Goodbye to Moses Lake


On Monday my parents bid goodbye to my childhood home. The move has been a year and a half in the coming, so it didn’t really strike me until a few days later when I was sending some letters home. I had to call my Mom to ask her address. The oft repeated address of 11275 Avalon Rd, the one I memorized in first grade, the one I entered on all my college applications, the one I’ve returned to so many times is now home to someone else. The first time it hit me I felt somber, but I didn’t cry. It wasn’t until a dear brother-in-law wrote a tribute of kind to our home that I wept, shook. I have so many memories in that brick rancher. Allow me brainstorm:

climbing cherry trees

catching tadpoles in the canal with Brigette

play in the sandbox with Brigette

making chalk roads and speeding around on our tricylces

planting seeds with Dad

“shooting” birds with runt apples on the end of a stick

playing dodge ball with Brigette, Trevor, and Devin

Running next door to play with the Kerschens

The surprise party on my 16th birthday

Field games in the backyard on my 8th birthday

endless hours in the flowerbeds in preparation for wedding receptions

our wedding reception

laughing our heads off while kneeling “waiting” for prayer

sliding down the stairs to the basement on our stomachs

sitting in the long hallway late into the night talking with Trevor and Brigette

Trevor creeping into our shared bedroom, trying to scare us

Derek poking us in the stomach when we passed in the stairwell

hearing Derek’s ankles pop as he came down the stairs

rearranging our twin bunkbeds over and over again

cooking together in the kitchen

standing around the island eating

walking home from school along the canal roads

running to and from soccer practice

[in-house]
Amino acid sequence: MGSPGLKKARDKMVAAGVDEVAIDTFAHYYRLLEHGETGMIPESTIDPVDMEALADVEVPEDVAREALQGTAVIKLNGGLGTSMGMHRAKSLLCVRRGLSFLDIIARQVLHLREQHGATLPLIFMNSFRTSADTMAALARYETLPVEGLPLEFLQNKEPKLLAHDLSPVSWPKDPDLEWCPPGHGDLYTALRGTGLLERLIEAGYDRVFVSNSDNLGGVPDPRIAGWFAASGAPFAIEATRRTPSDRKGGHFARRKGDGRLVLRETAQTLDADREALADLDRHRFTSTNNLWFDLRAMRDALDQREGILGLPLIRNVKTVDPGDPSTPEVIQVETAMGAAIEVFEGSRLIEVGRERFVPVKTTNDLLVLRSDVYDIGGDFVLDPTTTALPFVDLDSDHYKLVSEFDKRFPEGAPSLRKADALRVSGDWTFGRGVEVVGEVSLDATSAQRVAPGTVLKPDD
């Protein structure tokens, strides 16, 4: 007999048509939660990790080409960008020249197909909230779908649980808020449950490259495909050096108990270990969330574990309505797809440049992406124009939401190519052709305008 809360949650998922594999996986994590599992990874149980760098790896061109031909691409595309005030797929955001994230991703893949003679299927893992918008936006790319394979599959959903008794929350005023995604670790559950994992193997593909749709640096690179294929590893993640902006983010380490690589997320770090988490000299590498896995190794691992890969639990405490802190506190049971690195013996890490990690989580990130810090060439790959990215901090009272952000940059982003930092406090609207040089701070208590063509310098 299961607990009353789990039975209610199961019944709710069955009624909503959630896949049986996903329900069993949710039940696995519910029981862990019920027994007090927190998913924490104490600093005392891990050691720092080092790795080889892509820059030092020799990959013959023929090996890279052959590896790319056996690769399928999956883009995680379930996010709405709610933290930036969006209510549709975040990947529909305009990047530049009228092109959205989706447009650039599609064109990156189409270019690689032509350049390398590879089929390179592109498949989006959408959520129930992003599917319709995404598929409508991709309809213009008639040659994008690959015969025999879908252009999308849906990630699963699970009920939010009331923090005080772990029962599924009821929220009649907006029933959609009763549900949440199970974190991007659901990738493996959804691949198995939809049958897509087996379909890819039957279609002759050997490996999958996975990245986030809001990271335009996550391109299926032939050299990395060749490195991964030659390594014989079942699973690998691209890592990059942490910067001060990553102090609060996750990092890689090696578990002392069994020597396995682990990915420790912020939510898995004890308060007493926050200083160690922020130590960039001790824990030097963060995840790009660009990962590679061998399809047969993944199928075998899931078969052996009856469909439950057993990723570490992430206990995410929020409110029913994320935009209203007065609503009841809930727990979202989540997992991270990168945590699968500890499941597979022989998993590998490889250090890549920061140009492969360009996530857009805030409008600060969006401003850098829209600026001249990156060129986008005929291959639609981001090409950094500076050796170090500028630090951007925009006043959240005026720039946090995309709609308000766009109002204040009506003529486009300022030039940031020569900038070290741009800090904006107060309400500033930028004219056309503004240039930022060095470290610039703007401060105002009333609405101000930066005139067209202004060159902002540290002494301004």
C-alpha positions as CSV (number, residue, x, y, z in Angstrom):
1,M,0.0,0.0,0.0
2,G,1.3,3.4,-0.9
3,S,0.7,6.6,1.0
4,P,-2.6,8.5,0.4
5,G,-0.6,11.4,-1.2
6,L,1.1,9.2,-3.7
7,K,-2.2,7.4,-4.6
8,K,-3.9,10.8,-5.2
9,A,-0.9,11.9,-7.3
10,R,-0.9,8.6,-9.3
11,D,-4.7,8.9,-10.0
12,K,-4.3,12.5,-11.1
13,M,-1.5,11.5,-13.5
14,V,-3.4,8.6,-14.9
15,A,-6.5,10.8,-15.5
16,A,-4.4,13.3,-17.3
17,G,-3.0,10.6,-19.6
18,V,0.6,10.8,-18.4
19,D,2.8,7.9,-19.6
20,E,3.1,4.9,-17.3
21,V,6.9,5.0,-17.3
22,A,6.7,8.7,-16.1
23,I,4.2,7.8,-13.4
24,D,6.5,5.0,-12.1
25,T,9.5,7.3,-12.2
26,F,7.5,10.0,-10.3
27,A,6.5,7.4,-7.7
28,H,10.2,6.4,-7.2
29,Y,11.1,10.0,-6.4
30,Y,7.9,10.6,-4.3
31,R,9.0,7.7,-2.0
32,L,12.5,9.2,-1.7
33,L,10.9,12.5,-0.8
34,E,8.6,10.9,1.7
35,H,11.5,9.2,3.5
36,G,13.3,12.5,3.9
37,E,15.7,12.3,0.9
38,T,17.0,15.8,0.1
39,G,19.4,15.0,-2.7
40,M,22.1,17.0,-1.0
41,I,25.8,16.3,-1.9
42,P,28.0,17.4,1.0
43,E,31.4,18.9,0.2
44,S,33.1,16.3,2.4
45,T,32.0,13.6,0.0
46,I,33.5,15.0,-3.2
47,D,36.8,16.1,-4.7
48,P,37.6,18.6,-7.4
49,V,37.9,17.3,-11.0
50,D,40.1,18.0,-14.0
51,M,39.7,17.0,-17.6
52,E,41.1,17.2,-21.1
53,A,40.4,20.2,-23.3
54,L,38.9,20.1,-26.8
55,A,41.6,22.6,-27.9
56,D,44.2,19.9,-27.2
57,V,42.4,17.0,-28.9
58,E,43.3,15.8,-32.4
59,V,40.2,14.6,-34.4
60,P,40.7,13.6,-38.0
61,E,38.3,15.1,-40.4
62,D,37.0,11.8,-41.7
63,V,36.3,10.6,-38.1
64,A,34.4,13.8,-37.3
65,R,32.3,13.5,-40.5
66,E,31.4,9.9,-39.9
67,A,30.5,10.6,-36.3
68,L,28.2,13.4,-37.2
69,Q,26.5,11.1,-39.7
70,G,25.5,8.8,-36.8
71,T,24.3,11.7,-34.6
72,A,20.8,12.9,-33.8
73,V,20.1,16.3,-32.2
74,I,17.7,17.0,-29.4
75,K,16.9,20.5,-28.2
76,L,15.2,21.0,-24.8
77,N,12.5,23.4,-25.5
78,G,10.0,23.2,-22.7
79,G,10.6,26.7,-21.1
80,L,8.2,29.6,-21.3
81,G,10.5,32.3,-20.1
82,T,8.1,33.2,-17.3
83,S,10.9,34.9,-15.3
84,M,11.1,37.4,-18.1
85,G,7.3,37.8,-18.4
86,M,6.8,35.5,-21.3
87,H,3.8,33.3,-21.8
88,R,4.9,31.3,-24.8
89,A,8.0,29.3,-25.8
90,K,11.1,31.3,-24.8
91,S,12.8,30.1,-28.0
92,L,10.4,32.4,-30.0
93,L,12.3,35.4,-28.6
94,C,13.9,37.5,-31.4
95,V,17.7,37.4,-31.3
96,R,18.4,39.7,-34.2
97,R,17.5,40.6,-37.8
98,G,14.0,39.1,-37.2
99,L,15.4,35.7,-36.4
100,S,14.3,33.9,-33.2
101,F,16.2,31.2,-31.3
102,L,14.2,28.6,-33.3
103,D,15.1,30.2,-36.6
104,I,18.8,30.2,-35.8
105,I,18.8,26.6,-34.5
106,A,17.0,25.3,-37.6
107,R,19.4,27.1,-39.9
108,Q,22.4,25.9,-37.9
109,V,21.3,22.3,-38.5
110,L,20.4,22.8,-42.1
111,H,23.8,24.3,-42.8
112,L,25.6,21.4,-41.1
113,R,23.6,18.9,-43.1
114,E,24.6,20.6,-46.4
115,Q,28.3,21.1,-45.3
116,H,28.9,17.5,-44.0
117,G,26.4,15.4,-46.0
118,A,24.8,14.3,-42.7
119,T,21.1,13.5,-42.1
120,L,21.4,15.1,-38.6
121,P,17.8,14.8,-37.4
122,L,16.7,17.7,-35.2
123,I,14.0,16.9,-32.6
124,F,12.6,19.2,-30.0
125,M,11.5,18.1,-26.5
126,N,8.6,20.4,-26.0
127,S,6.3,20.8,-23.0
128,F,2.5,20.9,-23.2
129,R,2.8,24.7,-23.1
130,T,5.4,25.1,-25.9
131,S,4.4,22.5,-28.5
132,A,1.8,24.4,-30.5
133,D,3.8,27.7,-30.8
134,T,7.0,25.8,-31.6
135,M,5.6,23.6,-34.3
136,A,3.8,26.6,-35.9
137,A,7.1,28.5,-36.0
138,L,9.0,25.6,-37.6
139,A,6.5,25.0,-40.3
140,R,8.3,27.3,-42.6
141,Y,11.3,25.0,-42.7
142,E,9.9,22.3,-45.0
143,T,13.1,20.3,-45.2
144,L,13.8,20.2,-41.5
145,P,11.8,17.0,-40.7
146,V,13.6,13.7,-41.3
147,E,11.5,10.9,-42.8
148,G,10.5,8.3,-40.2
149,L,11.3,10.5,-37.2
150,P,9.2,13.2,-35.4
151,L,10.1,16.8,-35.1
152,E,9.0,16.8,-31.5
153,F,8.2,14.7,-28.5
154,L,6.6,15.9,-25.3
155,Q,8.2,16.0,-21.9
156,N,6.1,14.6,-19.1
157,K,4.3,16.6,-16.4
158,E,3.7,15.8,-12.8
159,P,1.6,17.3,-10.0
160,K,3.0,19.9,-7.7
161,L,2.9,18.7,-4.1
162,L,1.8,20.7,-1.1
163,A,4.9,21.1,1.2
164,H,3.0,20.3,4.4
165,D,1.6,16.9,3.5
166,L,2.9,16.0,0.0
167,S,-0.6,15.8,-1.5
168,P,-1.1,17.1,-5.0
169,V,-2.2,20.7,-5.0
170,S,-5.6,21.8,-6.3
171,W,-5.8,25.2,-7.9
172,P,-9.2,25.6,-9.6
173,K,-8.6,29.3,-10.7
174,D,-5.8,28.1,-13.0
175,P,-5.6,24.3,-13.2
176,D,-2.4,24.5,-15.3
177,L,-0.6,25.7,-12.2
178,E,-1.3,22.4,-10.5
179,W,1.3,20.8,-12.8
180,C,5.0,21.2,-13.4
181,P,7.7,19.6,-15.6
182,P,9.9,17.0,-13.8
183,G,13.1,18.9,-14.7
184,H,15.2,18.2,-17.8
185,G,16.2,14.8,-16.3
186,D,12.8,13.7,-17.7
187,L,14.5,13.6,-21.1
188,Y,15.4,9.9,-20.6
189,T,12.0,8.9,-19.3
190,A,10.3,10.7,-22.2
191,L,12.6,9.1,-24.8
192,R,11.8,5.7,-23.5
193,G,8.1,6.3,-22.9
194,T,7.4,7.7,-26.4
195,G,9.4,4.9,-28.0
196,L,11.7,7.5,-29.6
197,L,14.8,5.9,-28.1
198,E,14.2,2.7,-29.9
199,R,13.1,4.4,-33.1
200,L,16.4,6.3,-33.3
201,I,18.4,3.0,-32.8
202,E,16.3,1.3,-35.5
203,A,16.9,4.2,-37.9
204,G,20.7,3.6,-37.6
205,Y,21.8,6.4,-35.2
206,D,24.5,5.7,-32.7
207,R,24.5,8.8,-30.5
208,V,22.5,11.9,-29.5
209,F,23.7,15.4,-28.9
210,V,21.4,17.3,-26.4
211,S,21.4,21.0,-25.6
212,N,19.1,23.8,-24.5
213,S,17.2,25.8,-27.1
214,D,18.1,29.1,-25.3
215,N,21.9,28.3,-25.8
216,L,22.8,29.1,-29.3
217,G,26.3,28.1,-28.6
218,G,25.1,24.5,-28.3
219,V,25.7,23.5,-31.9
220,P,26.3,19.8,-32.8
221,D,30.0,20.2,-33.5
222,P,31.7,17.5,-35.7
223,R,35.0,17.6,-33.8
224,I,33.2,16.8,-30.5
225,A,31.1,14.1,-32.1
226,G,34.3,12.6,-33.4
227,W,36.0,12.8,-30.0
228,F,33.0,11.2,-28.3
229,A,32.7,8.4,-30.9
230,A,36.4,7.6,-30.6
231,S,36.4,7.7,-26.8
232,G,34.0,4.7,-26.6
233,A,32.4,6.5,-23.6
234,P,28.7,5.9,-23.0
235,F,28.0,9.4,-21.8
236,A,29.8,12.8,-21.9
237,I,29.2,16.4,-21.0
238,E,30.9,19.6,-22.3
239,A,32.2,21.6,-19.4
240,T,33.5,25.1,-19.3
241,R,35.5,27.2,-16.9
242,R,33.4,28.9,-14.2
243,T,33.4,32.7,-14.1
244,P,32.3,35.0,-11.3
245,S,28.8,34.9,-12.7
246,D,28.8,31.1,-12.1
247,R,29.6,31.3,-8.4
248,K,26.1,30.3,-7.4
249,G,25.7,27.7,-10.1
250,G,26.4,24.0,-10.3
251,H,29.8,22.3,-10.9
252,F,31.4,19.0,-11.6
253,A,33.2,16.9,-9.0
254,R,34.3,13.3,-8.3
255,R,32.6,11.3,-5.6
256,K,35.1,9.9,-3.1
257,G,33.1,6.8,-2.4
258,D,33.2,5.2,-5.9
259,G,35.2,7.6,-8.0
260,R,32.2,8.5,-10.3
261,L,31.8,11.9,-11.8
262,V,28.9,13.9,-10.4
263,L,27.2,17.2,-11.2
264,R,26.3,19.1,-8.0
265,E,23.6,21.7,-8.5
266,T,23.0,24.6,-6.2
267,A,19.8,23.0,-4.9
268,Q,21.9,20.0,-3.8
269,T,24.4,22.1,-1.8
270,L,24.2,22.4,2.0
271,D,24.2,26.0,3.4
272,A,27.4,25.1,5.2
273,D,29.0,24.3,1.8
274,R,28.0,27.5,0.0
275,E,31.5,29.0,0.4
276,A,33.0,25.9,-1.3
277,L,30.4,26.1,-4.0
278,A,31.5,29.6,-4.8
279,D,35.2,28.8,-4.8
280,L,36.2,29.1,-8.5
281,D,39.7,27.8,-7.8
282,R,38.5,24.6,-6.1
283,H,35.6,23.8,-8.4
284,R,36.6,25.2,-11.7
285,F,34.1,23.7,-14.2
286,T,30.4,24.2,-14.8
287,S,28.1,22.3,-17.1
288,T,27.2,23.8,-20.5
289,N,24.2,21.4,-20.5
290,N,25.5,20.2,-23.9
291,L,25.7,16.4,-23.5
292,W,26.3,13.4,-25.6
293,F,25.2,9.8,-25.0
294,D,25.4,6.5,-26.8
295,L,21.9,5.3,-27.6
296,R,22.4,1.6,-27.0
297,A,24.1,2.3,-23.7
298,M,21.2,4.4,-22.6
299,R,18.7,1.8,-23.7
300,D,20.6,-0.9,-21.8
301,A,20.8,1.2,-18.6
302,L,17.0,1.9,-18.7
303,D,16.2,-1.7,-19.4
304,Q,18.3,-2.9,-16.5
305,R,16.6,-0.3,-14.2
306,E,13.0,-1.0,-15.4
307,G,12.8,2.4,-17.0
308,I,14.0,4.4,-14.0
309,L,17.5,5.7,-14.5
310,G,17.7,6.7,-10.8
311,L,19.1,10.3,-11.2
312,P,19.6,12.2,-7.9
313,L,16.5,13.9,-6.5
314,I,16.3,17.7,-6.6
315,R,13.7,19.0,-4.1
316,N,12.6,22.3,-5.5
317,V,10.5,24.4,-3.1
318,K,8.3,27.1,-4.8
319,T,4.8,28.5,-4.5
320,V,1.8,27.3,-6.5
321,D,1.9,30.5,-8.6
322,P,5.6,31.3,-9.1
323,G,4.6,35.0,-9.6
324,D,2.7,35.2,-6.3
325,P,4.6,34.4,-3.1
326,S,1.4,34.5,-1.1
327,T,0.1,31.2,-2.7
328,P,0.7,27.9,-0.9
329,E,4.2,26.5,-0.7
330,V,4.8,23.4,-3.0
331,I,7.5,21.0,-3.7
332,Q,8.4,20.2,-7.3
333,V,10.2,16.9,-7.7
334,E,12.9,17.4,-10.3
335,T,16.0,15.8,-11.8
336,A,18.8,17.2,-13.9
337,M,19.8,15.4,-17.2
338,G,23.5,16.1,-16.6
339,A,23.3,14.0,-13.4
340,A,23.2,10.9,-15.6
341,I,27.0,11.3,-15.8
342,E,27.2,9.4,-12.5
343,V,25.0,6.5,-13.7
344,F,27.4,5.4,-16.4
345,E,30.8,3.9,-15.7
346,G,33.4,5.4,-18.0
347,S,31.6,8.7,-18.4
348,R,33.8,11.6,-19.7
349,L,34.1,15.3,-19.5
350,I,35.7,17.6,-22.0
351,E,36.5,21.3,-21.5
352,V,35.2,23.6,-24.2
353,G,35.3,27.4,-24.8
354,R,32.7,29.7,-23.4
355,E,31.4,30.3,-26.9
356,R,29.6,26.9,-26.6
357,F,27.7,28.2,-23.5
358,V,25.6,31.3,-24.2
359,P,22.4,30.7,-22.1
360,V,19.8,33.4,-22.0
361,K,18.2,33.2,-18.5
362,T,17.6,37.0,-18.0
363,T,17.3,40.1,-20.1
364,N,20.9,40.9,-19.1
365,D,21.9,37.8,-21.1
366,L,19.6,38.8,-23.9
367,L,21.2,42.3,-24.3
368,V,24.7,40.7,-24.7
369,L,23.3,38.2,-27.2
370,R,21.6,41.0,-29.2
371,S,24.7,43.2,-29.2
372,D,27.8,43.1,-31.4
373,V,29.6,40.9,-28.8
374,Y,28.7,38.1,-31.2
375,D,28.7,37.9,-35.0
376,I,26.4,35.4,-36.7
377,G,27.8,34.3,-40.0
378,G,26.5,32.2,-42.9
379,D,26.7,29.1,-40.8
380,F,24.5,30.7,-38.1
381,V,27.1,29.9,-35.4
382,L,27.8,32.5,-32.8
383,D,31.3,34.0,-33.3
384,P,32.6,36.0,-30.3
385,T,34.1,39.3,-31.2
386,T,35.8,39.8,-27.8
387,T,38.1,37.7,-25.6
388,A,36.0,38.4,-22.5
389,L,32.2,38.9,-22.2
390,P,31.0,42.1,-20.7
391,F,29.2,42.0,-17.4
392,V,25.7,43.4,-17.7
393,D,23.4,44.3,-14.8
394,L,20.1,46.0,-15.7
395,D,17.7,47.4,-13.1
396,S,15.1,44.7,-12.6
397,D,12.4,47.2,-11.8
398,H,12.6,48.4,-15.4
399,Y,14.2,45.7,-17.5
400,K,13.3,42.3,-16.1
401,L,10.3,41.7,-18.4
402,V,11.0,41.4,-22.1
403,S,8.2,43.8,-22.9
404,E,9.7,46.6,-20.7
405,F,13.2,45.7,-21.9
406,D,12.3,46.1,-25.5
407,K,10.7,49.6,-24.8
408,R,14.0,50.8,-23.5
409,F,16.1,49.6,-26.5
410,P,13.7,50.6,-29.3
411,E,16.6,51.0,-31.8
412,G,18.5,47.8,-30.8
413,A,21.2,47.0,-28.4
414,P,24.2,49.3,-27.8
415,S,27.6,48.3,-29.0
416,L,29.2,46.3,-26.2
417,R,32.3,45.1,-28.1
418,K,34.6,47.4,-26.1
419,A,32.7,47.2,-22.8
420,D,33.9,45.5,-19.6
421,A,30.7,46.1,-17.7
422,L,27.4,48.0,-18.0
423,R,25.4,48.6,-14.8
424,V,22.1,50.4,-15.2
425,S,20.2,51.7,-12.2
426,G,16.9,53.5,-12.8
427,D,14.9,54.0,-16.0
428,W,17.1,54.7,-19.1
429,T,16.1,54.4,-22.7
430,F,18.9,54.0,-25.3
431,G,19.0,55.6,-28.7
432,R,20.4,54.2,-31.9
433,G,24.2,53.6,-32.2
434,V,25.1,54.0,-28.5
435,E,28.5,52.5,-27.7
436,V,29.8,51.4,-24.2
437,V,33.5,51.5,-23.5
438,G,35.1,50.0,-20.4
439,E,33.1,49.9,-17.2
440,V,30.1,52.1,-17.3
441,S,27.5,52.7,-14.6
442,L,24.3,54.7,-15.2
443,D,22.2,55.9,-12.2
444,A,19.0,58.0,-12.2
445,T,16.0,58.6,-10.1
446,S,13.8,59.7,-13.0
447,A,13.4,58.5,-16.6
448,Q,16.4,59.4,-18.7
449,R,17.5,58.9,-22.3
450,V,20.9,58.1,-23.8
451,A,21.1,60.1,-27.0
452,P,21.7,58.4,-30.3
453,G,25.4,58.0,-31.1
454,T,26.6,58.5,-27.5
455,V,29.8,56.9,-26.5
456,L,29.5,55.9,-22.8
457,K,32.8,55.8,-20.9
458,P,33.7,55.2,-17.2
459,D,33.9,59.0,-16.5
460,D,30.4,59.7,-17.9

chatting with Mom on our big sectional

Thanksgiving dinner in the dining room

basketball, barbies, movies in the basement

coming home from school and dropping in on Dad’s office to chat

taebo with Mom in the basement

brushing teeth and getting ready together in the hall bathroom

helping Getti get ready for dances at her three mirror vanity

catching frogs in our windowsill

climbing up the walls

tearing down the wall at the stairs

making applesauce

picking fruit off the tree for our lunches before school

playing capture the flag

sitting on the playhouse roof

animals- guinea pigs, rabbits, dogs, cats, chickens, rats, snakes, fish

having Mom come down and listen while I practiced in my bedroom

riding horses with Adee

child care years

chores

Saturday- Work day

teaching voice lessons

carrying Dantzel in the backpack as I mowed the lawn, made dinner, etc.

grape juice

picking strawberries, raspberries

coming home from kindergarten, picking asparagus, rolling it in butter and eating it with my Mom

cuddling and loving Devin when he was a baby

standing at the end of the stairs listening to what the “big kids” were saying upstairs

being called “Little Girls”

The pink room

100s of tulips

ornamental trees

apricots

first day of school pictures on the stairs in front of the door

the sun streaming in the windows so brightly you couldn’t see

open fields

running to “L” and back!

stenciling leaves around my room

Mom’s gorgeous pots

the cement stone walkways

the teatherball from Grandma and Grandpa

avoiding the potholes in our dirt road

The pussywillow from my Activity Girl’s leader

bonfires with Dad

mowing the lawn

our little plastic pool 

swing set

open windows

no window treatments

never locking the door

scriptures and prayer

piano practicing

family dinners with “guests”

snowball fights, igloos

driving down the dirt road on Dad’s lap

Dad carrying me down the stairs to bed when I was “asleep”

knocking and knocking on Mom’s door
As I’ve reflected on these memories one thing stands out- freedom. Our home was a place of imagination, of choice, of exploration. Mom let us paint our rooms- however we wanted them, we played outside for hours- picking fruit, climbing trees, playing house, building sand castles, playing with animals, running through sprinklers. There was no anxiety over sketchy neighbors or kidnappers. There was no complaint about how dirty we got (or rather Mom never stopped us from doing it again the next time.) No concern over the bacteria level of the canal water we swam in. She didn’t refuse us a spot in the kitchen because of the mess we made. When it came to offering us opportunities to explore and experience my parents said yes. Our artwork covered the walls, our faces filled every frame. Family came first. 
 
 

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2 responses to “Goodbye to Moses Lake”

  1. I’ve been wanting to do the same, now it will be a little more challenging to come up with my own. Thank you.

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